Jim Hightower

Eau d' Obnoxious


The Hummer—it’s not just for driving anymore.

Indeed, you can now splash the essence of Hummer all over your body! General Motors, the maker of this massive symbol of automotive macho, has now licensed a new Hummer cologne calling it “The Essence of Adventure,†and pricing it as high as $52 for a Hummer-shaped bottle of the stuff. The scent is advertised as being “masculine with rugged and adventurous attributes.†They go further, promising that this new fragrance “embodies all that Hummer is.â€

Hmmm. The Hummer is an absurdly-expensive, gas-guzzling, low-performance, high-polluting, gussied-up chunk of automotive junk. What would that smell like? Besides, these days I see many more women driving these behemoths than men. Forget the masculinity pitch, this thing has turned into a girlie car! I suggest they’d do better with a perfume than a cologne—preferably one with the alluring scent of money. If it’s a real man’s car you’re after, you want the International CXT pickup truck. Weighing 14,500 pounds, reaching nine feet tall, and stretching 21 and a half feet long, you could put a Hummer in the pickup bed of this honker! In fact, this beast will tow 20 tons and has to have air brakes to make it stop.

Yet, it’s got the luxuries you need, too—leather seats, wood grain trim, a drop-down DVD player, and whatnot. Speaking of luxury, it gets only seven miles per gallon, requiring about $130 each time you fill up its 70-gallon diesel tank. Then there’s the price tag—up to $115,000 with all the options.

That’s pricey, but think of all the Hummer men you can intimidate. As CXT’s marketing director says, “This is not a soccer mom’s vehicle. I can’t see the wife picking up groceries with it.†In a CXT, you can look down on a Hummer and truthfully say, “Mine’s bigger than yours.â€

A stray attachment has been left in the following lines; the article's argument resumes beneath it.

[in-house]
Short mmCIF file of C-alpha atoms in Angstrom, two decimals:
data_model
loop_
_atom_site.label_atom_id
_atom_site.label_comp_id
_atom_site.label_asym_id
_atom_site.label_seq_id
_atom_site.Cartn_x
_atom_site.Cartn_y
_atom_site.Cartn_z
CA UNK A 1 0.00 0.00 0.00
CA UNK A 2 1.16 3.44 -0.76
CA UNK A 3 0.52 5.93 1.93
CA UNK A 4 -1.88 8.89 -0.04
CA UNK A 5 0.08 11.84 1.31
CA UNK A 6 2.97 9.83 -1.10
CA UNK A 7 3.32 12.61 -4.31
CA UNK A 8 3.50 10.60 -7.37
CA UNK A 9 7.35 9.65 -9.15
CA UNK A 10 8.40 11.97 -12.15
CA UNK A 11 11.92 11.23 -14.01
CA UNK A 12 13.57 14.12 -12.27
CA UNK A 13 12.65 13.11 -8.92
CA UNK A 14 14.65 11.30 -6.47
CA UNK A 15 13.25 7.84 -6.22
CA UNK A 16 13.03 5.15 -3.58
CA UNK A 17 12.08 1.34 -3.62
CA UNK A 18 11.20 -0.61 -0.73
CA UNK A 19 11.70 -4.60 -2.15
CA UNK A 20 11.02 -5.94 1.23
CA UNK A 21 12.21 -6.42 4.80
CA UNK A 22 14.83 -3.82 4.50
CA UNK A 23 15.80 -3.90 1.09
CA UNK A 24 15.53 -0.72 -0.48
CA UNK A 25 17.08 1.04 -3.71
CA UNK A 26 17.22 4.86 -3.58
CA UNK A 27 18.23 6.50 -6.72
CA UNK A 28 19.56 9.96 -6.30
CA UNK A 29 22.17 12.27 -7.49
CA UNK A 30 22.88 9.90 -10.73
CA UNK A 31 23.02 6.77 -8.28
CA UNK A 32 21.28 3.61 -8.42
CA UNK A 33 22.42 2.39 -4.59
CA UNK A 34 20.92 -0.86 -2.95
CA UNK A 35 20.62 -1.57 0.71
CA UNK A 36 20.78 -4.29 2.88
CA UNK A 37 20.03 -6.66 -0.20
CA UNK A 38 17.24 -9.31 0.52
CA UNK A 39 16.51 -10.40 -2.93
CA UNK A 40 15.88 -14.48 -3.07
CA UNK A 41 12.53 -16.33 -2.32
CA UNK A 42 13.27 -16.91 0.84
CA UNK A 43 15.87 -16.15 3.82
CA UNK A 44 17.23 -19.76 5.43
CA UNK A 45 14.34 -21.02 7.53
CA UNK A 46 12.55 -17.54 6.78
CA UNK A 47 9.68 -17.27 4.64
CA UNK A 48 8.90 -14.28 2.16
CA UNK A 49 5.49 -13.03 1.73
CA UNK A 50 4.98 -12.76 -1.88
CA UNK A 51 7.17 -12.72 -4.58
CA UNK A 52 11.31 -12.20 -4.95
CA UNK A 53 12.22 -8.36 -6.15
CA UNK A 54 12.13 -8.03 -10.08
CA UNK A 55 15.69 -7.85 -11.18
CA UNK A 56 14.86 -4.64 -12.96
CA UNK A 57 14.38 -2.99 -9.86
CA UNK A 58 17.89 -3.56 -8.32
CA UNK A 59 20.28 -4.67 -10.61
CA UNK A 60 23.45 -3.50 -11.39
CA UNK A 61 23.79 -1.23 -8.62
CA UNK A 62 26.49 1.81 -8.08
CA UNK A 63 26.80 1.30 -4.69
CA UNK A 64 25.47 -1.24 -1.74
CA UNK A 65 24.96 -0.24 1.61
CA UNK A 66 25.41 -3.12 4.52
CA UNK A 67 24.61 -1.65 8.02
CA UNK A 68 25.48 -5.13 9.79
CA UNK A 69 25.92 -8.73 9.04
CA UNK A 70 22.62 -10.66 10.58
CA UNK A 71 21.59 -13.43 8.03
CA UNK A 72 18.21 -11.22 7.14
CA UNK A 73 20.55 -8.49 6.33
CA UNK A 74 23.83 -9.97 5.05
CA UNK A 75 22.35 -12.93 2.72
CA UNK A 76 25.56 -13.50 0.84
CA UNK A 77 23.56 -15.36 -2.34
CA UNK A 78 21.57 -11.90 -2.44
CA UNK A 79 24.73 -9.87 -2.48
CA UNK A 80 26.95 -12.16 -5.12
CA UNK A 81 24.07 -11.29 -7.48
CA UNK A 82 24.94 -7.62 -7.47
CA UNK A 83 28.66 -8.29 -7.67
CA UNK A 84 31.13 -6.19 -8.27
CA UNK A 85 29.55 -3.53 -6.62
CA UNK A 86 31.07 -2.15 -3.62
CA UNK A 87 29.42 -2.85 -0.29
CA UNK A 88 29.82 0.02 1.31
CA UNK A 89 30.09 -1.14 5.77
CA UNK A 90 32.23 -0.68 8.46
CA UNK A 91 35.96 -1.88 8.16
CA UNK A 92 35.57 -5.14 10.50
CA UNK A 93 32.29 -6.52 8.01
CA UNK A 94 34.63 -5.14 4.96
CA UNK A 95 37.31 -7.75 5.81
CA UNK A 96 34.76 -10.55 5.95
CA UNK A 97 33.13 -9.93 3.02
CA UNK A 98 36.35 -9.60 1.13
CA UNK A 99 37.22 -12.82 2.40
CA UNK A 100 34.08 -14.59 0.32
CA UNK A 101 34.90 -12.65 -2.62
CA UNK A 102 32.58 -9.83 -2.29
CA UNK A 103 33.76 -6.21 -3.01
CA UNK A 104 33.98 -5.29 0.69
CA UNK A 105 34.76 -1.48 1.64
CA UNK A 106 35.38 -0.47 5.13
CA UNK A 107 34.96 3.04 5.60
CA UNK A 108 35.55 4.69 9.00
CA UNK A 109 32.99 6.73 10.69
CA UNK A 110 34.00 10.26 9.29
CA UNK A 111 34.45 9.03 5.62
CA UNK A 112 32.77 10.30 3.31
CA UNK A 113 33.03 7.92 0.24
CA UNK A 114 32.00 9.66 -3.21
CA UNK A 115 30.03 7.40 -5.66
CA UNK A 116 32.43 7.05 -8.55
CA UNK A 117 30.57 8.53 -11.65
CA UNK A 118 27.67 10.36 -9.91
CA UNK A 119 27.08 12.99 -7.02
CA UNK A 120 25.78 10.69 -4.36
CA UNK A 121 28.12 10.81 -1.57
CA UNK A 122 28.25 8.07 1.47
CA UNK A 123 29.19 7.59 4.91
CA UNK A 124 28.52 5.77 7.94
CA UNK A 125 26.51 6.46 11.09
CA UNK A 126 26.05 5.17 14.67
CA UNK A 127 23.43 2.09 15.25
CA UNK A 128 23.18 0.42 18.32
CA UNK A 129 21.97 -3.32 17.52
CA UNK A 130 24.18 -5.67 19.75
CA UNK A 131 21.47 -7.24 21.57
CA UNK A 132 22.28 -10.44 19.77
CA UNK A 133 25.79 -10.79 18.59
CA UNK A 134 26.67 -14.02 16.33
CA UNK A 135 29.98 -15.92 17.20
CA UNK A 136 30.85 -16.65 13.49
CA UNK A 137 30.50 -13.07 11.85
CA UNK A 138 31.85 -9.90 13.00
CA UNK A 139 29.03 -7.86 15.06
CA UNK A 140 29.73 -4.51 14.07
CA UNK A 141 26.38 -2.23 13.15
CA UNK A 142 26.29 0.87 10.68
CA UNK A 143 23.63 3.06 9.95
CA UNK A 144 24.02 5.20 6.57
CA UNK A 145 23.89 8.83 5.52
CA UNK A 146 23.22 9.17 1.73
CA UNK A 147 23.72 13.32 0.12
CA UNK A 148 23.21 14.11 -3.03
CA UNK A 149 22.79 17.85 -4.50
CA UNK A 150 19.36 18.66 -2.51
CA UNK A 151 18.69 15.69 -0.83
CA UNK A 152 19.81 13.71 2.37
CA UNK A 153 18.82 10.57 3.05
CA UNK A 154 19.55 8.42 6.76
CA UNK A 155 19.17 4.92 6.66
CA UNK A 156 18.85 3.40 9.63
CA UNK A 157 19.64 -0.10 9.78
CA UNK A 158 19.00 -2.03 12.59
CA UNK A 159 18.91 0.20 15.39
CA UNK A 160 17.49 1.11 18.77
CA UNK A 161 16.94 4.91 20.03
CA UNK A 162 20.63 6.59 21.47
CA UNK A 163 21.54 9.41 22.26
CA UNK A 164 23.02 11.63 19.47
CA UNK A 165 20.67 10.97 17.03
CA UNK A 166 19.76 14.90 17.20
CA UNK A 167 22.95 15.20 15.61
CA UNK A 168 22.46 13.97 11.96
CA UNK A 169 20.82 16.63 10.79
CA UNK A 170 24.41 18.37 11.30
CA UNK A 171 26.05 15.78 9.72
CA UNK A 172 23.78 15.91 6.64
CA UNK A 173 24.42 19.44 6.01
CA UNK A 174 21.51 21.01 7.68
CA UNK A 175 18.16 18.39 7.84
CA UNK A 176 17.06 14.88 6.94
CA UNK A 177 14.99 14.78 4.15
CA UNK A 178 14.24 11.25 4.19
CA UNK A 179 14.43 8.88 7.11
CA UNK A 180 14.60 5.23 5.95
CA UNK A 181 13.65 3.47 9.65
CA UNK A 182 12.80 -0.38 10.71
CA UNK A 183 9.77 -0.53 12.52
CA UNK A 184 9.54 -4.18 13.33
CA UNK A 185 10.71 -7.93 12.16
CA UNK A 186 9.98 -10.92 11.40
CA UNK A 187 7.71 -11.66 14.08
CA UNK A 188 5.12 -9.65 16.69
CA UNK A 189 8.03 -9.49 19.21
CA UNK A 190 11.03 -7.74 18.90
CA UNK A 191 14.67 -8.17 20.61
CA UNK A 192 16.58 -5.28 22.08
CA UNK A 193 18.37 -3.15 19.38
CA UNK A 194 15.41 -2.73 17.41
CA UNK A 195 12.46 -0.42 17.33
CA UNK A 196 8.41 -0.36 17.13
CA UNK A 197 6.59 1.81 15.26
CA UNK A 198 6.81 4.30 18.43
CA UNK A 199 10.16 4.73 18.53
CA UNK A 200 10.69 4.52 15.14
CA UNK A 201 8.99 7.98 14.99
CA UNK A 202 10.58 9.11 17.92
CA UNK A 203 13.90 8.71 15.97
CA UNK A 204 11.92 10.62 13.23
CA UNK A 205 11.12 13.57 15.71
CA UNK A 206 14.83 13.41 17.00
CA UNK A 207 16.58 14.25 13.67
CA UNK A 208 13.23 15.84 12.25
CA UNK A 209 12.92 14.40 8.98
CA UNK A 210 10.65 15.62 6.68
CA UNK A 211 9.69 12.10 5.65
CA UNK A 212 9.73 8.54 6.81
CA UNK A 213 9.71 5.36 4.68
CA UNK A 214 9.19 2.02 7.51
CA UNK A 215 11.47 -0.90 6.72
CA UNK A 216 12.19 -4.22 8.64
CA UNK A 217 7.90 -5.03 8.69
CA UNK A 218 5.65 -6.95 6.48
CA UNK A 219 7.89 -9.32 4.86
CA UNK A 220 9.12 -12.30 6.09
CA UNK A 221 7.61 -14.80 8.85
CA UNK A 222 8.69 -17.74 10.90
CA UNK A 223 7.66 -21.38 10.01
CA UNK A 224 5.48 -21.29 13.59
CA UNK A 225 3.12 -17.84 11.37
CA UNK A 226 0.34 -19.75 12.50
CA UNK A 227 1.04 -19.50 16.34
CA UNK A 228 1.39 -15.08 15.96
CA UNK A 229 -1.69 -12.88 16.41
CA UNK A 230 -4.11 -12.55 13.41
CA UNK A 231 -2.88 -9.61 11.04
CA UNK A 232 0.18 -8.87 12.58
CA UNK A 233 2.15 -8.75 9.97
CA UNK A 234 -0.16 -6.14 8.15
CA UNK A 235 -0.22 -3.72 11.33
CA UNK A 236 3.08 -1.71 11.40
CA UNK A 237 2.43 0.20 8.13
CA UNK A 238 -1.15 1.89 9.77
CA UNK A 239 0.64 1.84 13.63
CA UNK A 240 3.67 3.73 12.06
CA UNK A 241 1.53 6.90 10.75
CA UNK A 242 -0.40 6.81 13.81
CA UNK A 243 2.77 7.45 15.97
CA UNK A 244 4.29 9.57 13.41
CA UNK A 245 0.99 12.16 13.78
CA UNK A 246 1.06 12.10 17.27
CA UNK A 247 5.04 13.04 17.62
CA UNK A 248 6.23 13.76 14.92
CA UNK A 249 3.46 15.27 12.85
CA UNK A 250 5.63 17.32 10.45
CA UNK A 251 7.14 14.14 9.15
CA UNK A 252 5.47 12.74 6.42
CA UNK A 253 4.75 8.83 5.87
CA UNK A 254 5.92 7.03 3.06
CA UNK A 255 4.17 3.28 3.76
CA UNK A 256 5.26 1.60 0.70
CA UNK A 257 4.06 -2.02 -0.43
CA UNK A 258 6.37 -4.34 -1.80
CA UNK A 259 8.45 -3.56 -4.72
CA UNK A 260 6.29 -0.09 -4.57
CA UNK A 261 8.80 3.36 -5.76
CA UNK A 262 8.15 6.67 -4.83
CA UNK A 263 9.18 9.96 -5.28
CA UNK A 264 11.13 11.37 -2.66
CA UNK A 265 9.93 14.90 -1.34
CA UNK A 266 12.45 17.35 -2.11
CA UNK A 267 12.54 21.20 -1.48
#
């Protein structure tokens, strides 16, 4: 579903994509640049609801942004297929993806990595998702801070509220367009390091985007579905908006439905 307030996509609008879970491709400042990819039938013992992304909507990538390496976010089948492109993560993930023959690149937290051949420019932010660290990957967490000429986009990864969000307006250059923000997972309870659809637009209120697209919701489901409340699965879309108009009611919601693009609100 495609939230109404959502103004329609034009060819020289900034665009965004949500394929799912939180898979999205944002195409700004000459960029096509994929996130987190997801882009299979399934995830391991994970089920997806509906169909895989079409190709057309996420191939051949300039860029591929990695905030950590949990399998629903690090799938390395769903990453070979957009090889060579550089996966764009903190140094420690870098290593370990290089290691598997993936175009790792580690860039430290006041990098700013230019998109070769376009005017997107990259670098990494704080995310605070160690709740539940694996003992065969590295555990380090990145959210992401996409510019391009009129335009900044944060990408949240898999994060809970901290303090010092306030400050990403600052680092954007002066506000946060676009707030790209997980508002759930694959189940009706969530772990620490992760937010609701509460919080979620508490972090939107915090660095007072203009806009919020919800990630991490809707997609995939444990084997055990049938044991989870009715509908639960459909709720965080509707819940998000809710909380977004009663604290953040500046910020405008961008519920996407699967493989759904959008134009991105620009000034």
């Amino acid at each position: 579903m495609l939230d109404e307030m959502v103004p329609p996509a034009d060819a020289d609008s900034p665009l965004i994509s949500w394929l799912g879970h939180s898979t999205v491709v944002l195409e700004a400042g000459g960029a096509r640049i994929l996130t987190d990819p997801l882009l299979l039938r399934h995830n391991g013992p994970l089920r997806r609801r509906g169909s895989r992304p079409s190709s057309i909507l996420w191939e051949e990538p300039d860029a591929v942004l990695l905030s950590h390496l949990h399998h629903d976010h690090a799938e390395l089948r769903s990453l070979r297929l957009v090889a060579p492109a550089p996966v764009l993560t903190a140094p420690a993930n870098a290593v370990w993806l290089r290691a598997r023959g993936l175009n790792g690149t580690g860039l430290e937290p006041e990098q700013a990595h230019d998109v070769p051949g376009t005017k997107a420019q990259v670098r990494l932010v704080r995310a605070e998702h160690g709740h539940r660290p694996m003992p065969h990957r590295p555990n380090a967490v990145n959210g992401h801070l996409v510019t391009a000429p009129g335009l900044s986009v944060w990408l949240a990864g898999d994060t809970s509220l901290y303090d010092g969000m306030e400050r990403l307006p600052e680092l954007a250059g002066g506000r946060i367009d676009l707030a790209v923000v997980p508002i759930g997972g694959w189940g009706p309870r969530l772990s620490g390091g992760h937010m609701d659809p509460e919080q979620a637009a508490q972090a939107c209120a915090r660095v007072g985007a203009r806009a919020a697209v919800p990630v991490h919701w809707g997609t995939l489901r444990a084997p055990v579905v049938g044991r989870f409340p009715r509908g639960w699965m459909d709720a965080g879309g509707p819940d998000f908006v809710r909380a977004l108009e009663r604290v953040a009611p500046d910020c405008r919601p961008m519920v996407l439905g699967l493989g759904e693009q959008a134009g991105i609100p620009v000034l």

After a recent congressional vote on the “Freedom to Read Protection Act,†one angry member said, “You win some, and some get stolen.†He was a Republican, defying George W., John Ashcroft, and his own party’s top leadership in Congress—all of whom lobbied furiously (and unethically) to defeat this act, which sought to ensure one of our most basic American liberties: the right to keep government snoops and bullies from secretly spying on the reading habits of perfectly innocent citizens. Bush, Ashcroft & Gang, however, had undermined this fundamental freedom with a nasty provision they tucked into their infamous, liberty-busting USA Patriot Act in 2001. It allows federal agents to get a secret order from a secret court to walk into any public library or bookstore and demand the records of any and all patrons, without showing anyone—even the court—any evidence that the people being investigated are involved in any criminal activity whatsoever. It’s jackbooted autocratic power like this that led to the American revolution.

And just as in 1776, today’s librarians, bookstore owners, writers, and freedom-loving people of all political stripes have risen up against the Bushites’ authoritarian, un-American intrusion into our privacy. This grassroots uprising led to the Freedom to Read Act, which would have halted the intrusion.

The good news is that the act passed 219 to 201. The sad news is that the GOP hierarchy then cheated. They held the vote open beyond the 15 minutes allowed by the rules, taking an extra 23 minutes while the leaders broke the arms of nine Republicans, forcing them to switch votes. This finally produced a 210-210 tie, defeating the act. In other words, the Bushites stole it… and they also stole an important piece of our liberties.

But we’ve only begun to fight. To join the uprising, call The American Library Association: 800-545-2433.